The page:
Sovereignty of People and Parliament Explained

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There is an oft-heard Scottish nationalist myth that "sovereignty" in Scotland belongs to "the people" but in England, sovereignty only belongs "to Parliament".

The fact is that sovereignty in both Scotland and England is, of course, the same!


Sovereignty is authority. The authority to do something.

In politics, there are different kinds of sovereignty.

There is democratic sovereignty, legal sovereignty and national sovereignty. We define them below.


The notion of there being a difference between Scotland and England derives from an opinion expressed by a judge – Lord Cooper – in a court case in 1953. He expressed a point of view – called an obiter dictum. His opinion did not form any part of the judgement.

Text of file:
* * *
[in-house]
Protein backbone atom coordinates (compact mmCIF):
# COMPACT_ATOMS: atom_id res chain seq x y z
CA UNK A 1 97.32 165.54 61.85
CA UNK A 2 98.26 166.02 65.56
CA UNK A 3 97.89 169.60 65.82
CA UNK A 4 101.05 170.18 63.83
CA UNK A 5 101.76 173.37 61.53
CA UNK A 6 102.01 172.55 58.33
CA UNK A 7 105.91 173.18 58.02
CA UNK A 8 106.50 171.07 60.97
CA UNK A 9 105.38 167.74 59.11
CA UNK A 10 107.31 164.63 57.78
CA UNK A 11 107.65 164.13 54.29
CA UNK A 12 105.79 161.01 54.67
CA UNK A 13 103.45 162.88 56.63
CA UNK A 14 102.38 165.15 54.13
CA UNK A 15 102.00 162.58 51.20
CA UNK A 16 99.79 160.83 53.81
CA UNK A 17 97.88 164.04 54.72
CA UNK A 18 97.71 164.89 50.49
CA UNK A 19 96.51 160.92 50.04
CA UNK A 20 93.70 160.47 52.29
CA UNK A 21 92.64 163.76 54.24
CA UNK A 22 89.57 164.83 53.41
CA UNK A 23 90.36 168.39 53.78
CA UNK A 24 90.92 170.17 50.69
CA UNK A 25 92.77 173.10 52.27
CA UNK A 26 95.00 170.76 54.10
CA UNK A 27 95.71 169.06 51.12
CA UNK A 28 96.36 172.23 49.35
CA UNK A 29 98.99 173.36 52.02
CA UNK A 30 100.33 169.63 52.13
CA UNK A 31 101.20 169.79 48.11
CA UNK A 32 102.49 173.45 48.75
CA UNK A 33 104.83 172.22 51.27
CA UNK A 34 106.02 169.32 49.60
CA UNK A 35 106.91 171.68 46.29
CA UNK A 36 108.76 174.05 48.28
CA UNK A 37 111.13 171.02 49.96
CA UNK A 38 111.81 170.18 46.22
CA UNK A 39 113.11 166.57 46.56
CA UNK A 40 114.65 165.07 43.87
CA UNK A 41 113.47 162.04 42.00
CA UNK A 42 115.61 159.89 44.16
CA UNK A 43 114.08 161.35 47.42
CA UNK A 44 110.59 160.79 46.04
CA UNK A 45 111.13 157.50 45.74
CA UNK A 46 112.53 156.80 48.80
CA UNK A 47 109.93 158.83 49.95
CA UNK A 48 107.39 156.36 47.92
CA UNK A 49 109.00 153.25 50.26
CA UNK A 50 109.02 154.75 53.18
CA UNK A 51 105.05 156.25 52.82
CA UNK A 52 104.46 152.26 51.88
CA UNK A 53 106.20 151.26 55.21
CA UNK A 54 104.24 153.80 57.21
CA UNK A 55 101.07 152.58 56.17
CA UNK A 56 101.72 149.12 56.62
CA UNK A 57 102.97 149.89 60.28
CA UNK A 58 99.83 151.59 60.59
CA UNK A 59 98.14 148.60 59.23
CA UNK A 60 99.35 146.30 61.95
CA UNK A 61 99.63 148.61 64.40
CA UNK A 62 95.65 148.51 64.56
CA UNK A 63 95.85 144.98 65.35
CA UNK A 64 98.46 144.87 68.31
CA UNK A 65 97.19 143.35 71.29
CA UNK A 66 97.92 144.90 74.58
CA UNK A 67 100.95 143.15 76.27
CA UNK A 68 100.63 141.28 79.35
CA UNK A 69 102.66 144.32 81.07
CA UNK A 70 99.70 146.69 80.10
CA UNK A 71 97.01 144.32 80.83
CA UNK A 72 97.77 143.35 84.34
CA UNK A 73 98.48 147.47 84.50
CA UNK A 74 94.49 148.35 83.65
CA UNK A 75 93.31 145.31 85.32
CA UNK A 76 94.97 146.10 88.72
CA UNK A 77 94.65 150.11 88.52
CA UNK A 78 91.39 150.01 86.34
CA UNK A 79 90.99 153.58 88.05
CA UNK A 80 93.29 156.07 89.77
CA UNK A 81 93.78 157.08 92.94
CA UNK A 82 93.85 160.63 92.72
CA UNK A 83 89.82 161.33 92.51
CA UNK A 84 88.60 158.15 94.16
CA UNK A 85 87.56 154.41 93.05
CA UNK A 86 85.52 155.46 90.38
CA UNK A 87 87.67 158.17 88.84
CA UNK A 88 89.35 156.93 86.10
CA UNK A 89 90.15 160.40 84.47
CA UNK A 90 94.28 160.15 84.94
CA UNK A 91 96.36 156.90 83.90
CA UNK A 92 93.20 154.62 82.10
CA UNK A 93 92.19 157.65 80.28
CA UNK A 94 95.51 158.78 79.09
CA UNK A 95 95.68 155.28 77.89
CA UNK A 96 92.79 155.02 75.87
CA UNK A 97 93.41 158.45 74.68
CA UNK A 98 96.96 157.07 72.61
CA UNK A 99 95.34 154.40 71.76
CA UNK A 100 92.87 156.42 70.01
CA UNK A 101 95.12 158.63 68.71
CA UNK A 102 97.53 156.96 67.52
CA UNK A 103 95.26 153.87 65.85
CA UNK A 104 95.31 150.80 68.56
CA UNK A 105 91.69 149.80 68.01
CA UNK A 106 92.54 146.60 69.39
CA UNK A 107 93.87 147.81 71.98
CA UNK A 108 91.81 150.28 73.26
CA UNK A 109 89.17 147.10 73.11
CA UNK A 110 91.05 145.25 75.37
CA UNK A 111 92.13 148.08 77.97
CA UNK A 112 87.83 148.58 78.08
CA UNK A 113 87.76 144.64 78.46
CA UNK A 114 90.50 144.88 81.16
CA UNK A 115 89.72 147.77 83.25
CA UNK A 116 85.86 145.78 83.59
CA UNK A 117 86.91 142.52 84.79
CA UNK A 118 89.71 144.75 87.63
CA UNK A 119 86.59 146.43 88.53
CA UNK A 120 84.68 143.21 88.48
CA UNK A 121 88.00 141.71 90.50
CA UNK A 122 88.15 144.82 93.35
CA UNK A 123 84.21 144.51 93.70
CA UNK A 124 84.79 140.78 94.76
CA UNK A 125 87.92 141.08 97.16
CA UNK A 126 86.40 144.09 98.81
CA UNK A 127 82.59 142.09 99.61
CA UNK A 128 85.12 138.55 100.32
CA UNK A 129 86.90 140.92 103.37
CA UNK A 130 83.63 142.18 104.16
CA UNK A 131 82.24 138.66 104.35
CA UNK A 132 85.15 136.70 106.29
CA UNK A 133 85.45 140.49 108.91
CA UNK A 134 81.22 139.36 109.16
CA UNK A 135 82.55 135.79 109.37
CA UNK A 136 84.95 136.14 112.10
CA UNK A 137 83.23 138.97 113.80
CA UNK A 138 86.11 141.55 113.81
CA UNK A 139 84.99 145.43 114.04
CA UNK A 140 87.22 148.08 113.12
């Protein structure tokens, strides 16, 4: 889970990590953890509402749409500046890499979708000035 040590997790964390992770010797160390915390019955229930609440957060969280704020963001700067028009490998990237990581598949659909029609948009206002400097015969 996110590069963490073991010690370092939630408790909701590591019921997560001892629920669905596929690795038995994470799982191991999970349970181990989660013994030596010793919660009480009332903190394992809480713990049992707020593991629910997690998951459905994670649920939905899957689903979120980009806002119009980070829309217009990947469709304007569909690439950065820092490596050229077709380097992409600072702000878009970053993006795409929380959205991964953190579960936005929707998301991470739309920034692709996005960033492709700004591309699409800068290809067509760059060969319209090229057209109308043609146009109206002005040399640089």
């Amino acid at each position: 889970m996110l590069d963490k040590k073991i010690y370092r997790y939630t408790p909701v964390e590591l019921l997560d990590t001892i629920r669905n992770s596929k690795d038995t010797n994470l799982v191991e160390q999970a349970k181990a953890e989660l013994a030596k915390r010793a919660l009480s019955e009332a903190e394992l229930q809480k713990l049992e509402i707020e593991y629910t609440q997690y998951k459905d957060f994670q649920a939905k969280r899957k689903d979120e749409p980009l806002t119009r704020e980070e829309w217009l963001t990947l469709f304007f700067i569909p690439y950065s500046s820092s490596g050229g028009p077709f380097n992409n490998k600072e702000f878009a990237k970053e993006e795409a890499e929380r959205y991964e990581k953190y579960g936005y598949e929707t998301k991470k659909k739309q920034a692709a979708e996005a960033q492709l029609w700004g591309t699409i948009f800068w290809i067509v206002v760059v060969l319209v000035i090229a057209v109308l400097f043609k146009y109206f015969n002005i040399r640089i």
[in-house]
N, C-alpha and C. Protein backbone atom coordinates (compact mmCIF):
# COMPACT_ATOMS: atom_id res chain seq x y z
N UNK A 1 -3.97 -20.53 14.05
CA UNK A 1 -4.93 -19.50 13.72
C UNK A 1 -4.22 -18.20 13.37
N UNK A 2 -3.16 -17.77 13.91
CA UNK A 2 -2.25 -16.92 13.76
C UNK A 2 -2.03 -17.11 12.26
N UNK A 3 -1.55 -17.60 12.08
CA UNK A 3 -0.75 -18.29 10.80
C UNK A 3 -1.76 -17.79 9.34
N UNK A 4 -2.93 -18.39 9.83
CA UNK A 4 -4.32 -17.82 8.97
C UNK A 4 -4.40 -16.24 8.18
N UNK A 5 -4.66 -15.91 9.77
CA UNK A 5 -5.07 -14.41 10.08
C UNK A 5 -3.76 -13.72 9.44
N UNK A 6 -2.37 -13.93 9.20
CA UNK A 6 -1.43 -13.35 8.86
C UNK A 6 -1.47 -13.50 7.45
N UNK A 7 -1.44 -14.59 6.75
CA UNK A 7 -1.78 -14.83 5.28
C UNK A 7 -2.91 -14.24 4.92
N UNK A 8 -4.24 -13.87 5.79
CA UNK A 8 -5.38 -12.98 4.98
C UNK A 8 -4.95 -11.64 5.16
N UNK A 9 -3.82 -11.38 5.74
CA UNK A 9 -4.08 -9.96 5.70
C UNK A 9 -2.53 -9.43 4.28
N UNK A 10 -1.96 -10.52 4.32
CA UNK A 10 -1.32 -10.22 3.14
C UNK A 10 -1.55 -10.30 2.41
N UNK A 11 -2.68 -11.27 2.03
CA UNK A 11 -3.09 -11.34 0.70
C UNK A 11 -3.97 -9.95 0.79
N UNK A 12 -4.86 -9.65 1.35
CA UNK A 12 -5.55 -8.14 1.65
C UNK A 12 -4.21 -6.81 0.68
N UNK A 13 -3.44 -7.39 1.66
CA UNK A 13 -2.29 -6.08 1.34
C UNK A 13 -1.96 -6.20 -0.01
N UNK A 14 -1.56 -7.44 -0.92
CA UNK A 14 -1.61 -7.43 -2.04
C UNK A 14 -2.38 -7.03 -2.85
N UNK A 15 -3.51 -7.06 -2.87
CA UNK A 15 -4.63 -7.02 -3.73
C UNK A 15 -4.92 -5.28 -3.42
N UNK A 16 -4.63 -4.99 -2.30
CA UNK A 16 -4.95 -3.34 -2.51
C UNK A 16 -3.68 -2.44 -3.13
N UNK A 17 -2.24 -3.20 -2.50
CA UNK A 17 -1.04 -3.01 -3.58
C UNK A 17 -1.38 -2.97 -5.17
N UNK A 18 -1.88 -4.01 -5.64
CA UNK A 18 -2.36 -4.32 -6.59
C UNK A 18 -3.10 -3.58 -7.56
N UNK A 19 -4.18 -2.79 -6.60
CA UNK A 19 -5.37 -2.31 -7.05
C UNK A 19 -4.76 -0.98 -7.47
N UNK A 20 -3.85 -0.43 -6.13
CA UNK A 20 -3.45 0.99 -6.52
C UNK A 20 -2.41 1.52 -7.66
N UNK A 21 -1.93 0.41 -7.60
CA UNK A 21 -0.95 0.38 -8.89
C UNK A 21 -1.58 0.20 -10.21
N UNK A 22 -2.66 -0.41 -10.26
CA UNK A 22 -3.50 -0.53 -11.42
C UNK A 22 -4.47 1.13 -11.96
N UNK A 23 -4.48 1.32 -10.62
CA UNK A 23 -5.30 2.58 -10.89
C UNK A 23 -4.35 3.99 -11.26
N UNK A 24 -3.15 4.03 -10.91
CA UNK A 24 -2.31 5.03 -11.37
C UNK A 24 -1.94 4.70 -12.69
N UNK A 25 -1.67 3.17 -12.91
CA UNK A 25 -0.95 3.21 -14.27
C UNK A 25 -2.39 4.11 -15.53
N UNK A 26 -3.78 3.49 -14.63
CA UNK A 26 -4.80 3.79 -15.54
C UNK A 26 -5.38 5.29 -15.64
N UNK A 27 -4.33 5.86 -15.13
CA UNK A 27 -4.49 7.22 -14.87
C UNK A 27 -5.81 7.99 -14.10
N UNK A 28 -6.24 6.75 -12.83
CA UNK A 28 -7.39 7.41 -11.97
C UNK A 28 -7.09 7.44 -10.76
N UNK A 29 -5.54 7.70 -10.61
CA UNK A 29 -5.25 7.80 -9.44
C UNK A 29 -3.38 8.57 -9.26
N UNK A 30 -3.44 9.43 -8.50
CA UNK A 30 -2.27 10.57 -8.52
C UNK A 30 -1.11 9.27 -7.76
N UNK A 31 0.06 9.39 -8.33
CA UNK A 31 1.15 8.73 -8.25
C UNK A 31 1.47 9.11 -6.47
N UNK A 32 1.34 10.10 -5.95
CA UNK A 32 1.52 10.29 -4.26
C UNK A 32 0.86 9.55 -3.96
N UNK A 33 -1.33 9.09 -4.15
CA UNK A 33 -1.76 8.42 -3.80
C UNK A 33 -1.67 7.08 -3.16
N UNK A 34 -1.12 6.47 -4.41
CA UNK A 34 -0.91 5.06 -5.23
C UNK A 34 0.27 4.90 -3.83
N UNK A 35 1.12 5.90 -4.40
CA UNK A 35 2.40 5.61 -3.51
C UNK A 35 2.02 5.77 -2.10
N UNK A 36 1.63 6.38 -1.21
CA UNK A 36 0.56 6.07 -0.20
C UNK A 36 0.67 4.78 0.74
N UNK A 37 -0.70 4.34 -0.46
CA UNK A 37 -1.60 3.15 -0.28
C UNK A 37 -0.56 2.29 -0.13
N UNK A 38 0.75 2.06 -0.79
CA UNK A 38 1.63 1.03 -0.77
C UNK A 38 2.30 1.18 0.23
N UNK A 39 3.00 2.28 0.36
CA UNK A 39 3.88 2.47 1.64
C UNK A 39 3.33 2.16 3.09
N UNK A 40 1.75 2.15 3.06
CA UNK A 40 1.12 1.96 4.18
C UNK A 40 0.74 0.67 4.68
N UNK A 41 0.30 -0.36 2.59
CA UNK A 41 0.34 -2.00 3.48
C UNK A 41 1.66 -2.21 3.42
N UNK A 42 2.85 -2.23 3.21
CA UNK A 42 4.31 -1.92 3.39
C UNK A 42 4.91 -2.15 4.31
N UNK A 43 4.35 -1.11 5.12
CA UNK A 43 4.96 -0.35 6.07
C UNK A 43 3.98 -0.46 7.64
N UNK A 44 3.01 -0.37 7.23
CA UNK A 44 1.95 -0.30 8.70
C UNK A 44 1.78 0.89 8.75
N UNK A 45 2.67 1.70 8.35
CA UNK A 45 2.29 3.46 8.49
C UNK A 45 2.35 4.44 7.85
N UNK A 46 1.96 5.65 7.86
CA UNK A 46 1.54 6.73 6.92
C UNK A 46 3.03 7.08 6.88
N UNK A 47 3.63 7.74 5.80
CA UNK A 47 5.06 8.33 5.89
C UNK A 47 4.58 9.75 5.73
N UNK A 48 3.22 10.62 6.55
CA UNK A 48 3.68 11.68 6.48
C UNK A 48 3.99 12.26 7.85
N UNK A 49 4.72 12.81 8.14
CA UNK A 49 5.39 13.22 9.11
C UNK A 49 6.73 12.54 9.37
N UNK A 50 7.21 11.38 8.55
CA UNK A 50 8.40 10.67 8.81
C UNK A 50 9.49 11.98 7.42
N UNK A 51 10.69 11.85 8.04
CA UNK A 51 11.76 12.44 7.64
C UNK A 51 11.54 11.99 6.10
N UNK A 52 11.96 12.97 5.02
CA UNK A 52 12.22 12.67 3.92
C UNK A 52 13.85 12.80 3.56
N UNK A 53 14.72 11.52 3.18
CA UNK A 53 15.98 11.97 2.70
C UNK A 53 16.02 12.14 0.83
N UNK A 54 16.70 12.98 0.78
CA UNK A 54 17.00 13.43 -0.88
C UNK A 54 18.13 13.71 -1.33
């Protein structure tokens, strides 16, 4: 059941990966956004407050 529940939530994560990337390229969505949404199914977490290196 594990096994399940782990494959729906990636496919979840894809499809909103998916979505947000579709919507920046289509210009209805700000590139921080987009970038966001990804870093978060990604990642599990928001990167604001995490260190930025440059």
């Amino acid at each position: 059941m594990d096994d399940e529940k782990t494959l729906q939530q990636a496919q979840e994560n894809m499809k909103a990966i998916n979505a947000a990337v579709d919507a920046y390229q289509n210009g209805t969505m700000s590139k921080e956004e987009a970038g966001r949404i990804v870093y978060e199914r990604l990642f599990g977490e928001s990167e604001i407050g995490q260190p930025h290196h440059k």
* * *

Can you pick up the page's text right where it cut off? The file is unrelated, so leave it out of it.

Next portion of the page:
In this case, the petitioners John MacCormick and Ian Hamilton argued that the Royal Styling of Elizabeth "the Second" was in breach of the first article of the Treaty of Union. The case was heard initially by the Lord Ordinary, Lord Guthrie and he found for the Crown. The petition was dismissed. They appealed and it was heard in the First Division by the Lord President Lord Cooper, and Lords Carmont and Russell. They affirmed the Lord Ordinary's decision.

The sentence which the Nationalists like to quote is the comment (and it was no more than an opinion) by Lord Cooper that:

"The principle of the unlimited sovereignty of Parliament is a distinctively English principle which has no counterpart in Scottish constitutional law." [Scots Law Times (1953) 255-265 at 262, and Session Cases (1953) 396-418 at 411.